Researchers from the Liver and Gastrointestinal Diseases Area of the Biodonostia-OSI Donostialdea Research Institute led by Luis Bujanda (CIBERehd researcher, UPV/EHU and specialist in Digestive Medicine at OSI Donostialdea) and Jesús Bañales (Ikerbasque, Miguel Servet and CIBERehd researcher), have participated in an international collaborative study in which it is described, for the first time, that the vulnerability of certain people to the development of serious clinical forms in infection with the SARS-COV-2 virus may be influenced by their genetic characteristics.
Researchers have tried to answer why some people are asymptomatic or have mild symptoms while others develop serious symptoms when infected with the SARS-COV-2 virus. As the directors of the participating groups explain, "we have looked for the answer in the genes and we have found a strong association between certain genetic variants on chromosomes 3 and 9 and the severity of the disease caused by the coronavirus."
Scientists from different hospitals and centers of the state (Euskadi, Catalonia, Madrid and Andalusia) and Lombardy (epicenter of the pandemic in Italy) have participated in this international study, and has had the national coordination of Jesús Bañales and the international of geneticists from Norway and Germany.
After approval of the project by the ethics committees of the participating Spanish and Italian institutions, blood samples were collected from 1,610 patients with COVID-19 who needed respiratory support (oxygen or mechanical ventilation); Of these, 338 were collected at the Donostia University Hospital through the Biochemistry Laboratory by Adolfo Garrido and Beatriz Nafría, and with the technical and logistical support of Laura Izquierdo and Dr. Pedro Rodrigues (Biodonostia). DNA was extracted from blood samples to study in the laboratory of Kiel (Germany) about 9 million genetic variants. For this, geneticists and bioinformatics experts were included, among they are Dr. Garcia-Etxebarria (head of the IIS Biodonostia Gastrointestinal Genetics Group) and Dr. D’Amato (Ikerbasque researcher and collaborator of the same group), as well as the quick financial donation of Norwegian philanthropists. The variants of the patients infected with COVID were compared by 2,205 healthy controls, 950 of them from the Gastrointestinal Genetics Group of the IIS Biodonostia obtained through the Basque Biobank and analyzed by means of financial funds provided by the groups of Dr Bujanda, Dr Bañales and Dr D'Amato.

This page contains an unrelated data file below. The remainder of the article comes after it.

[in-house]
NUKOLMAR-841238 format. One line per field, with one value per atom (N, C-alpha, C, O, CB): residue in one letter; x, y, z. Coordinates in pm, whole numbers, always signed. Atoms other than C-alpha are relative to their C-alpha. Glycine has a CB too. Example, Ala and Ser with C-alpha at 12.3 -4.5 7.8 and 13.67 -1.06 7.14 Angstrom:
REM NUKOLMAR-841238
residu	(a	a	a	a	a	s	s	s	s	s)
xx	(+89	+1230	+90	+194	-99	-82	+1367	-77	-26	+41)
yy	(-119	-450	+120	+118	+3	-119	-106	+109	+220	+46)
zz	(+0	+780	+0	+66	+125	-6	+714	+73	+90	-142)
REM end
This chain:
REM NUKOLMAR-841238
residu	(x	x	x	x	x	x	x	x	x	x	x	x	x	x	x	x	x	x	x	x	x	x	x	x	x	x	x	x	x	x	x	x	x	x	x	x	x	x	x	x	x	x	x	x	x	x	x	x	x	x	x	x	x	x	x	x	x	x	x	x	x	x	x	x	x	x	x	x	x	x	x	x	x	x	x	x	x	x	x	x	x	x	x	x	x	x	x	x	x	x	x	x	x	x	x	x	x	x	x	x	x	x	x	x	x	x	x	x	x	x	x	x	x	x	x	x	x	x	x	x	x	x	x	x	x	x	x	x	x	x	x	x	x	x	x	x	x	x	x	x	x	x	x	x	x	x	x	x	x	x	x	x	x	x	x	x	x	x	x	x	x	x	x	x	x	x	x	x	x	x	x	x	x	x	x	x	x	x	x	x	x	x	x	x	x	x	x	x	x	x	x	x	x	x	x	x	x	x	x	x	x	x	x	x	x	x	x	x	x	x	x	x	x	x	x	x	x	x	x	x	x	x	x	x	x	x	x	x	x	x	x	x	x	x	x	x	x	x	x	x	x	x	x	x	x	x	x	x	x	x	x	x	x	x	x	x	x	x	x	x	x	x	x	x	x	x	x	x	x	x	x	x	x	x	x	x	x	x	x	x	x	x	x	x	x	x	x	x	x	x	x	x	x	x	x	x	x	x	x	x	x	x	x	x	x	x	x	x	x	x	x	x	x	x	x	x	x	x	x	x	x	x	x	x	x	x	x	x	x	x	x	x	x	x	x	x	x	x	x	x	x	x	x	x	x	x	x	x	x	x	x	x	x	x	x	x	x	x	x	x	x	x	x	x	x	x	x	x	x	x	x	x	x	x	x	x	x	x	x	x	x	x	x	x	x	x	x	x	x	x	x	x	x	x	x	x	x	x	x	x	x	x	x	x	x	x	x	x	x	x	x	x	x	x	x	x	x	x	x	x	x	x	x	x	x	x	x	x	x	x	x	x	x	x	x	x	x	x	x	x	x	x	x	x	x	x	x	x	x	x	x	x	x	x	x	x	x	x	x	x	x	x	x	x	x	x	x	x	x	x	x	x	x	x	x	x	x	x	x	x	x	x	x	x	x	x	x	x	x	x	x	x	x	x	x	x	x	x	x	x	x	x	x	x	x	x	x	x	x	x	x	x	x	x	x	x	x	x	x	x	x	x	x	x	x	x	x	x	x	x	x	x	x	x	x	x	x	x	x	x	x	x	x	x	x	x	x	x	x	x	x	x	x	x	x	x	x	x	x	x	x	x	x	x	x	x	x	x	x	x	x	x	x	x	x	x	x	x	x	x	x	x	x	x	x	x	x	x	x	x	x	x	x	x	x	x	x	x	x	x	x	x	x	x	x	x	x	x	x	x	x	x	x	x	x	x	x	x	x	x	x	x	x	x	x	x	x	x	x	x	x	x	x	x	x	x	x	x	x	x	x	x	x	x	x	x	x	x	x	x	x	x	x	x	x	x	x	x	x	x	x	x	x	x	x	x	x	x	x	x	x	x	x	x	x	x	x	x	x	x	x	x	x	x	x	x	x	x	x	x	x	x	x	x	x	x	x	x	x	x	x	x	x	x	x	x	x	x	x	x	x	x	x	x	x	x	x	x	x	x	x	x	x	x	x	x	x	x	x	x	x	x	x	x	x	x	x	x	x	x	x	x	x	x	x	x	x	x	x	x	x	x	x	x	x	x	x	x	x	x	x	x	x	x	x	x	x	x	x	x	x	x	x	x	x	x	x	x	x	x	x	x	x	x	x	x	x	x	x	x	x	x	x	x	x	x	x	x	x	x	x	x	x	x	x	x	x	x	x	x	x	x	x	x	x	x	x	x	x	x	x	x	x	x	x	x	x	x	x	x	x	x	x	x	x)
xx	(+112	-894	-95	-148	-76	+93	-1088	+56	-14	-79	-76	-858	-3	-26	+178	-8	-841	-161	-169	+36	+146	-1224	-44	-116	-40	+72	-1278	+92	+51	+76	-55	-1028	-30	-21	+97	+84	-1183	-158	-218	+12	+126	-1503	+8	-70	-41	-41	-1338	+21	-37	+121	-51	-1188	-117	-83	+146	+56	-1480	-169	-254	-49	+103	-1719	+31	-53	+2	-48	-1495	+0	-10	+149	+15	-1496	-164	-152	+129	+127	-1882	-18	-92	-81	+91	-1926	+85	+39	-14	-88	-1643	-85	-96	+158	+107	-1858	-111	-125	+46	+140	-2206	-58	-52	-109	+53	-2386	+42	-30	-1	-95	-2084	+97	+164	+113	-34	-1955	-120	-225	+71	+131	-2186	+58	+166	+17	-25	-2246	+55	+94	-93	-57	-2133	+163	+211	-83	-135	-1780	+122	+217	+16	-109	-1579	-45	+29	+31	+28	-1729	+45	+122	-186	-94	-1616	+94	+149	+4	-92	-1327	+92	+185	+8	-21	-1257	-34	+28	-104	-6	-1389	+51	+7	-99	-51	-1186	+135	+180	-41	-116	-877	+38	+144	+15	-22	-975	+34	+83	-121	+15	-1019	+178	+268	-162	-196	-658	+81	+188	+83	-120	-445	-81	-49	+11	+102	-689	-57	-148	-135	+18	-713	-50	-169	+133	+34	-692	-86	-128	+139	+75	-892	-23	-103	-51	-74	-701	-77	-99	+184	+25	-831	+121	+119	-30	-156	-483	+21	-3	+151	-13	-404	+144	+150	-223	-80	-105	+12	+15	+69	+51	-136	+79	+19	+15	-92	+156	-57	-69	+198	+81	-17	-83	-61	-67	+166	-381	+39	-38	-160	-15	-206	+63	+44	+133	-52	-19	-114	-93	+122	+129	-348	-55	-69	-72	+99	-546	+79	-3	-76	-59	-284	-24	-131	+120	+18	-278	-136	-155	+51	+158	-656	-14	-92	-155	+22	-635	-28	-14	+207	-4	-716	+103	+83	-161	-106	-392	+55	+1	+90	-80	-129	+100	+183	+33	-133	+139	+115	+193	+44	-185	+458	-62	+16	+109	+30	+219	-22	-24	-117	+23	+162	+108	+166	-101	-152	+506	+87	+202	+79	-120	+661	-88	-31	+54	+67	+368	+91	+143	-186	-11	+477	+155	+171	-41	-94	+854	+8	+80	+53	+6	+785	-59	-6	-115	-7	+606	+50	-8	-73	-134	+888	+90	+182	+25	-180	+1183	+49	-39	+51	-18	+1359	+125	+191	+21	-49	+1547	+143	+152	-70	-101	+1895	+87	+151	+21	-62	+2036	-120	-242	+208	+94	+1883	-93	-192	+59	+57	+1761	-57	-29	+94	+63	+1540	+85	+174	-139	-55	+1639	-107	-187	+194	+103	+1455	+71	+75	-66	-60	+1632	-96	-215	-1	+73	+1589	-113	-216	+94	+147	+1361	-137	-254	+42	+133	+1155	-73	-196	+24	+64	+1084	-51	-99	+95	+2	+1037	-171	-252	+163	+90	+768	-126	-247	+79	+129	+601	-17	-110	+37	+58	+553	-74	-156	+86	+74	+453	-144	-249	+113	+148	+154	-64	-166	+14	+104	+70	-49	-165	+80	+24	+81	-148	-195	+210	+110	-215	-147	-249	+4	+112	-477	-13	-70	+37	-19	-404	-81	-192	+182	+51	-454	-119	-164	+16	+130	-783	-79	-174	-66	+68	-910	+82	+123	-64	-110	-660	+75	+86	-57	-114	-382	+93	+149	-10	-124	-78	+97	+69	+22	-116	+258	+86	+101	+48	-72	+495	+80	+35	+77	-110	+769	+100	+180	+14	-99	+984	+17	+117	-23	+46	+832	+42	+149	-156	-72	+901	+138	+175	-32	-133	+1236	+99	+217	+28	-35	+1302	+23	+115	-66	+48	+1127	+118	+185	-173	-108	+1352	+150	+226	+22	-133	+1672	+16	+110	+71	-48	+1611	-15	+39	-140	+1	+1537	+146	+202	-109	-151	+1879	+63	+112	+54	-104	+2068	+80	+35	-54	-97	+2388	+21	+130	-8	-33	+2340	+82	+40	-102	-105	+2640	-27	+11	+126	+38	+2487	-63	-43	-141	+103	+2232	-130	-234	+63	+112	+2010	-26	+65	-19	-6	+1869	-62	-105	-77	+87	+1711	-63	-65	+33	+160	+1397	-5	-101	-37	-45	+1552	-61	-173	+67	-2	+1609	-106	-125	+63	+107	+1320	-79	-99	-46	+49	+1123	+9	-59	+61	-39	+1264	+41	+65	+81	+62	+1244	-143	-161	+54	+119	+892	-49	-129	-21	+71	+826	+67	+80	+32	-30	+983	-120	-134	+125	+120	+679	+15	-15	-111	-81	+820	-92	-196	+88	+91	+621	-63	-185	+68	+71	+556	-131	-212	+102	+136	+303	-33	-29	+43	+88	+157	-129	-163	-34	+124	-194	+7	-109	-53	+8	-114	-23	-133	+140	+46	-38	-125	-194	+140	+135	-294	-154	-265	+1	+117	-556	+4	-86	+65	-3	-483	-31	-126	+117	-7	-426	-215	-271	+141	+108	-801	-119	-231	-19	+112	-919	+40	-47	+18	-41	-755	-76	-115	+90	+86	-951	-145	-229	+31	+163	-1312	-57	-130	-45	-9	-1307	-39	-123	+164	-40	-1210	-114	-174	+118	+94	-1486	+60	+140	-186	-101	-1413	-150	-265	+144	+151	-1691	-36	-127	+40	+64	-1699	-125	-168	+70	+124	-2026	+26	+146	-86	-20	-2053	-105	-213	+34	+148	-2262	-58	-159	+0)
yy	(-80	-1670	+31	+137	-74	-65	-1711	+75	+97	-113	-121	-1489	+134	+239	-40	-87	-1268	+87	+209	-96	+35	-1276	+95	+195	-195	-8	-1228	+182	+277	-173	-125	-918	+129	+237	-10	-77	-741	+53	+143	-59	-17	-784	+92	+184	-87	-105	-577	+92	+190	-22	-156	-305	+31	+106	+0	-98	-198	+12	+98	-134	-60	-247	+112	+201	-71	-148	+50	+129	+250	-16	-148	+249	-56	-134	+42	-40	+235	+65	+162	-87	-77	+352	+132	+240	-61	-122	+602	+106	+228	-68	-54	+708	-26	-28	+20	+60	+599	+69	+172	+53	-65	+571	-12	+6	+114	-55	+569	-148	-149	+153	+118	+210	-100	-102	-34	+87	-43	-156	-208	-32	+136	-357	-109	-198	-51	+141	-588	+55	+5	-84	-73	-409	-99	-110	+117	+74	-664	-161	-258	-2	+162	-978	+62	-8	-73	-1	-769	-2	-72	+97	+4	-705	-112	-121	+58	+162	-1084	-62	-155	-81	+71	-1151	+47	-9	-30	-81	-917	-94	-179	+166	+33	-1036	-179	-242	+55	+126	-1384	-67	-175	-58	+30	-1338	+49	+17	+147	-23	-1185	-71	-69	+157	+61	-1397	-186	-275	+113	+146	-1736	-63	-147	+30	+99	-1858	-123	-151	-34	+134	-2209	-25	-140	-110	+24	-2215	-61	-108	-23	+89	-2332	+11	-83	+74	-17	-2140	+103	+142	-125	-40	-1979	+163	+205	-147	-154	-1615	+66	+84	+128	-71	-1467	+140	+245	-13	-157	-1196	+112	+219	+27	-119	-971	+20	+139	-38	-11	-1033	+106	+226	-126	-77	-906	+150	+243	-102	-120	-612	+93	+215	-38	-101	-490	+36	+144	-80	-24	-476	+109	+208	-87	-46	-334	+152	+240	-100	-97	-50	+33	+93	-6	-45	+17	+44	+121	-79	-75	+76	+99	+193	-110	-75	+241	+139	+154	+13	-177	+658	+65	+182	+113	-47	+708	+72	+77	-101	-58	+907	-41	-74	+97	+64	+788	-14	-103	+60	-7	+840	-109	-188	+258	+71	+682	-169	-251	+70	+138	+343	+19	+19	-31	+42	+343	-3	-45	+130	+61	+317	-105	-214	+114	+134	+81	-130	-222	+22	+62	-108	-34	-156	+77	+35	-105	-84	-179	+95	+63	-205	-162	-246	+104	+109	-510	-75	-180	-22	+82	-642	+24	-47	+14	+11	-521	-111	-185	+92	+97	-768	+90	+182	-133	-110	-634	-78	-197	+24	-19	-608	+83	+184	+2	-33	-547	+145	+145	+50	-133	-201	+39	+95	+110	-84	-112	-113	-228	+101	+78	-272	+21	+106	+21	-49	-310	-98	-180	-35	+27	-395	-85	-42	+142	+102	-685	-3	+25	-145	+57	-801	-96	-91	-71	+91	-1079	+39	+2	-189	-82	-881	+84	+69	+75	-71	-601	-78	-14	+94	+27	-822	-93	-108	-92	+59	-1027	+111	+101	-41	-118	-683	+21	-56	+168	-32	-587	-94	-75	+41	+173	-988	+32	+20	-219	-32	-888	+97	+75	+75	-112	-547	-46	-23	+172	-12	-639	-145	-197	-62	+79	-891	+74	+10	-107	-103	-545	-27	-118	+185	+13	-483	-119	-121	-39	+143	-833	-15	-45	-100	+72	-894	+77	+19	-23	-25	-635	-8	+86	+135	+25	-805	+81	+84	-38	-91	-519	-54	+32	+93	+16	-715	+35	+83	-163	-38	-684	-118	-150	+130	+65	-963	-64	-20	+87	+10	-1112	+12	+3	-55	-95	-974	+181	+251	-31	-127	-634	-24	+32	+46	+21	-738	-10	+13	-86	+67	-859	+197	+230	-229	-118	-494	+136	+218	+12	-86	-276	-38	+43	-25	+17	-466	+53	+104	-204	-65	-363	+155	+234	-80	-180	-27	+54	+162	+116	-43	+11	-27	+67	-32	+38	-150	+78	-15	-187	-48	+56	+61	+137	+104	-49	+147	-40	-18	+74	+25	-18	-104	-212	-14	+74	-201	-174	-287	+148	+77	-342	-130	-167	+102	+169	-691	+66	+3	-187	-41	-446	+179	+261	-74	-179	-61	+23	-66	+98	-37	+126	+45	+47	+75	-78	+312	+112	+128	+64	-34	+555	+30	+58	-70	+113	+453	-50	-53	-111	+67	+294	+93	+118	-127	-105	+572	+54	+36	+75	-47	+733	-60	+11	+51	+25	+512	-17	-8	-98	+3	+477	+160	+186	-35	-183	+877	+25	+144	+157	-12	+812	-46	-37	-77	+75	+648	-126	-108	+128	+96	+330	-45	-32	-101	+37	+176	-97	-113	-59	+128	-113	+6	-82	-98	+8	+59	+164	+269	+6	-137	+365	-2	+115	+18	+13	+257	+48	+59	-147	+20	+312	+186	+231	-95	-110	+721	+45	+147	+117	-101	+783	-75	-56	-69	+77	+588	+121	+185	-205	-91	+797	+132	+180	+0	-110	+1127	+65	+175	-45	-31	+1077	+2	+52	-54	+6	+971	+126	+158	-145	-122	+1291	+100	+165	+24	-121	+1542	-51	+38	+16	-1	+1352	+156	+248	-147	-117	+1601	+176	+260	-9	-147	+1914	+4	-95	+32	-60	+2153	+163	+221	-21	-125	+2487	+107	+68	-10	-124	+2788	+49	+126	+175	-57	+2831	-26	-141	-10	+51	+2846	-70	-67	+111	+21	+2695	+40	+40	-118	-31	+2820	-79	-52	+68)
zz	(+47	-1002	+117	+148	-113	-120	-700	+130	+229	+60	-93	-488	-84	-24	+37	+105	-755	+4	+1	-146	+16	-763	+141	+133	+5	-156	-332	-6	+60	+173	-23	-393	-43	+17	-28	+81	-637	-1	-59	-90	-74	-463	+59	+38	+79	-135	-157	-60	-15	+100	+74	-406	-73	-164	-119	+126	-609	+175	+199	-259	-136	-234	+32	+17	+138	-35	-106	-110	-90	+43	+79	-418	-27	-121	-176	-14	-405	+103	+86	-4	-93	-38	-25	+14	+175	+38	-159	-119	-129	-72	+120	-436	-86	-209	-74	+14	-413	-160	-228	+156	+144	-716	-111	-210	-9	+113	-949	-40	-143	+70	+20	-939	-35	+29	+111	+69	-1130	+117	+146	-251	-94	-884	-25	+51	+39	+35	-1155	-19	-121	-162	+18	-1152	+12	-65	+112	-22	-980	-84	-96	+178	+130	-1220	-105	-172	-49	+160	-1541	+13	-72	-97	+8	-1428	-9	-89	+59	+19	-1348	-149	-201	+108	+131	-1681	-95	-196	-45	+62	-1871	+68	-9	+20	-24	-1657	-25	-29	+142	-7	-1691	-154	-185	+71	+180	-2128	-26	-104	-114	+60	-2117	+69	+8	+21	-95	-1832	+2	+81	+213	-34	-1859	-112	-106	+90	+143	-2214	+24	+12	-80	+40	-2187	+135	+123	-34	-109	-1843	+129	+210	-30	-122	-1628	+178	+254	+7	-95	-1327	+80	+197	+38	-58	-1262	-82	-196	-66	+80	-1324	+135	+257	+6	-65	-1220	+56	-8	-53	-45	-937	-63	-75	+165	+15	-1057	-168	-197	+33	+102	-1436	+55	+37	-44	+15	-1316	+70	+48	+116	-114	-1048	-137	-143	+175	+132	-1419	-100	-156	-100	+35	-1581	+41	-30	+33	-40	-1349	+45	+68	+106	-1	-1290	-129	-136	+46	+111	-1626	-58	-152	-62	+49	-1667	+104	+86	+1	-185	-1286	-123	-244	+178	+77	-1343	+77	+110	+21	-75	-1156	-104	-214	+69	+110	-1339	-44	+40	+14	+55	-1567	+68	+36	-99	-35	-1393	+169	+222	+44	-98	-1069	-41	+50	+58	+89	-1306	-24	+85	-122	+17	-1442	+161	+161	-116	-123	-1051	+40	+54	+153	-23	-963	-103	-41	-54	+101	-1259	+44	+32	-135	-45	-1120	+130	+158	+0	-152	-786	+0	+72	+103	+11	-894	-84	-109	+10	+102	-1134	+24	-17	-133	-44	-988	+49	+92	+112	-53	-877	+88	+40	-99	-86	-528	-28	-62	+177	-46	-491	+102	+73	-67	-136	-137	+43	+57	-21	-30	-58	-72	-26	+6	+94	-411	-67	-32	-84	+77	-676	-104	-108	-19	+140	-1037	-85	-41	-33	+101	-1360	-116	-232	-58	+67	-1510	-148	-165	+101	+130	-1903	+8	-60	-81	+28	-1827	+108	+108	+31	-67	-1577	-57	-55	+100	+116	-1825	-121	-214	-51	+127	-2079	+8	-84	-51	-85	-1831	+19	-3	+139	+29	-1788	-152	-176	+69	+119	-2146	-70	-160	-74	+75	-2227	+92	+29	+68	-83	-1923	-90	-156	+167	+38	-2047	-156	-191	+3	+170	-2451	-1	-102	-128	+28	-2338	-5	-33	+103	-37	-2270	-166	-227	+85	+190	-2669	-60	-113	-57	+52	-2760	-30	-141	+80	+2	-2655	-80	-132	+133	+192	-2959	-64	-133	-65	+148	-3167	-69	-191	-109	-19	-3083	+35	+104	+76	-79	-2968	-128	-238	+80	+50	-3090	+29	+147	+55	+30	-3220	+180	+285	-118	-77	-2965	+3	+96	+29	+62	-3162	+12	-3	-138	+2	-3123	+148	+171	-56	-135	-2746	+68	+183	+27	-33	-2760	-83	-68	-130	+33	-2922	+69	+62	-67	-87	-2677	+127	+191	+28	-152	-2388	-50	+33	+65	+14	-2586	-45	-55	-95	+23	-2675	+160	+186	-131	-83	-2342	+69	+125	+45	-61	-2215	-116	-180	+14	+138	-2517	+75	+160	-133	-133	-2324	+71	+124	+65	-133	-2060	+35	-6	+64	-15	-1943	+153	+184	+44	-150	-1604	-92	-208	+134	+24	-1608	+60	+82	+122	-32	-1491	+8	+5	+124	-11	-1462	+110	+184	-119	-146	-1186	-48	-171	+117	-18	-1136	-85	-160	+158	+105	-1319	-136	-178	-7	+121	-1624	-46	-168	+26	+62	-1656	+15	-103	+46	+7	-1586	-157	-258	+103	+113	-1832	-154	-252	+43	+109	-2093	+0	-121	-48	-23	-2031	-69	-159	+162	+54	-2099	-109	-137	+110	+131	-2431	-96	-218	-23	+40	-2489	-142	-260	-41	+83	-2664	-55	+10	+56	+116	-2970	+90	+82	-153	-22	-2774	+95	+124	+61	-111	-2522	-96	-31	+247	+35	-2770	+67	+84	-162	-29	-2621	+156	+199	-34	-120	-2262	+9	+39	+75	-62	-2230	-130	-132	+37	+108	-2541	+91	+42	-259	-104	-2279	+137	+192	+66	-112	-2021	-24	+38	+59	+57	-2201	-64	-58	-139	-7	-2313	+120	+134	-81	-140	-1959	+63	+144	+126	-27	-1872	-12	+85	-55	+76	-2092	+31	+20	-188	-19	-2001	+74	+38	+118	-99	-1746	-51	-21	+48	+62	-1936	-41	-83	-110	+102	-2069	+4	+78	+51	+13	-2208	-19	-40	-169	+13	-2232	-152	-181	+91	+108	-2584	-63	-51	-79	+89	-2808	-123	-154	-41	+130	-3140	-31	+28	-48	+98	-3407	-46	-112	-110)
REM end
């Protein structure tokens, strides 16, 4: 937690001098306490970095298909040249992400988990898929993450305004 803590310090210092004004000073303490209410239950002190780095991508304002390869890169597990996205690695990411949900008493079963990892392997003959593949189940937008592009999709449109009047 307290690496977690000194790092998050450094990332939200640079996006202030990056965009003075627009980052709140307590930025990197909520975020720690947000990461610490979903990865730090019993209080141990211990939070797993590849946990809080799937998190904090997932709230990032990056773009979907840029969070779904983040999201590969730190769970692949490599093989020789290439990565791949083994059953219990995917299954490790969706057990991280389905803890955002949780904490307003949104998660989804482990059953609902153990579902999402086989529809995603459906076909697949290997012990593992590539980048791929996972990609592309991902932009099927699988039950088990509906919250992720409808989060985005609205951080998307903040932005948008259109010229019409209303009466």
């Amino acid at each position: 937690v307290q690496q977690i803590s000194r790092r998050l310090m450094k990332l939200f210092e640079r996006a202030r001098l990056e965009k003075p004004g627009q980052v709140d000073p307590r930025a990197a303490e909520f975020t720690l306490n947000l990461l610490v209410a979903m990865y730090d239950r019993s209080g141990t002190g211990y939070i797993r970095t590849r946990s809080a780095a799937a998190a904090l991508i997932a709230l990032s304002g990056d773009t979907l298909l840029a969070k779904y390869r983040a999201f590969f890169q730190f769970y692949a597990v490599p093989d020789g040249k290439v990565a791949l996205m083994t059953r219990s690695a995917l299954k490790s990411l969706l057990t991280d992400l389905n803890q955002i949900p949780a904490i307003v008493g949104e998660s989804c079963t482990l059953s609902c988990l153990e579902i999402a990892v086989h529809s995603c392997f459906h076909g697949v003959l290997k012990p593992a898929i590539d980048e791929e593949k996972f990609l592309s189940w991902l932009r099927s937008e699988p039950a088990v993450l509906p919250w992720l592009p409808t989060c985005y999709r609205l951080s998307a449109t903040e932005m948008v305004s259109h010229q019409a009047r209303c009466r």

This work, which has just been published in the prestigious scientific journal New England Journal of Medicine, indicates that variants from two regions of the human genome are associated with an increased risk of developing respiratory failure in patients with SARS-VOC-2 infection. One of them is located on chromosome 3 and can affect the expression of genes that would favor the entry of the virus, as well as the generation of the "cytokine storm". The second region is located on chromosome 9, specifically in the gene that determines the blood group of the ABO system. In this sense, the data showed that having blood group A is associated with a 50% higher risk of needing respiratory support in case of coronavirus infection. Conversely, having blood group O confers a protective effect against the development of respiratory failure (35% less risk).
It is also worth noting that the genetic variant identified on chromosome 3 was more frequent in younger people (mean age 59), which could explain, at least in part, the severity of certain cases in this age group.
The study observed the significant association of the genetic variants located on chromosomes 3 and 9 with the need for respiratory support. Thus, the frequency of both genetic variants on chromosomes 3 and 9 is significantly higher in patients who required mechanical ventilation compared to those in whom only oxygen was administered, an association that was independent of the age and sex of the patients. Therefore, the presence of these genetic variants predisposes to the development of severe forms of respiratory failure during SARS-COV-2 infection.
One more step in identifying the population at risk of COVID-19
Previous research has indicated that factors such as age and chronic diseases such as diabetes and hypertension, as well as obesity, increase the risk of developing severe cases of COVID-19. However, this study demonstrates the possibility of identifying people more vulnerable to the development of severe disease with pulmonary insufficiency due to coronovirus according to their genetic characteristics, which makes it possible to identify risk groups that need special protection and to design personalized treatments.
This collaborative European study was the first to identify genetic factors that increase the risk of developing respiratory failure in patients with COVID-19. However, it is not the only study that is investigating in this line, there being different international consortiums whose objective is to identify genetic risk characteristics of COVID-19. Thus, future studies will allow us to delve into these results.
For further information: https://www.nejm.org/doi/full/10.1056/NEJMoa2020283?source=nejmtwitter&medium=organic-social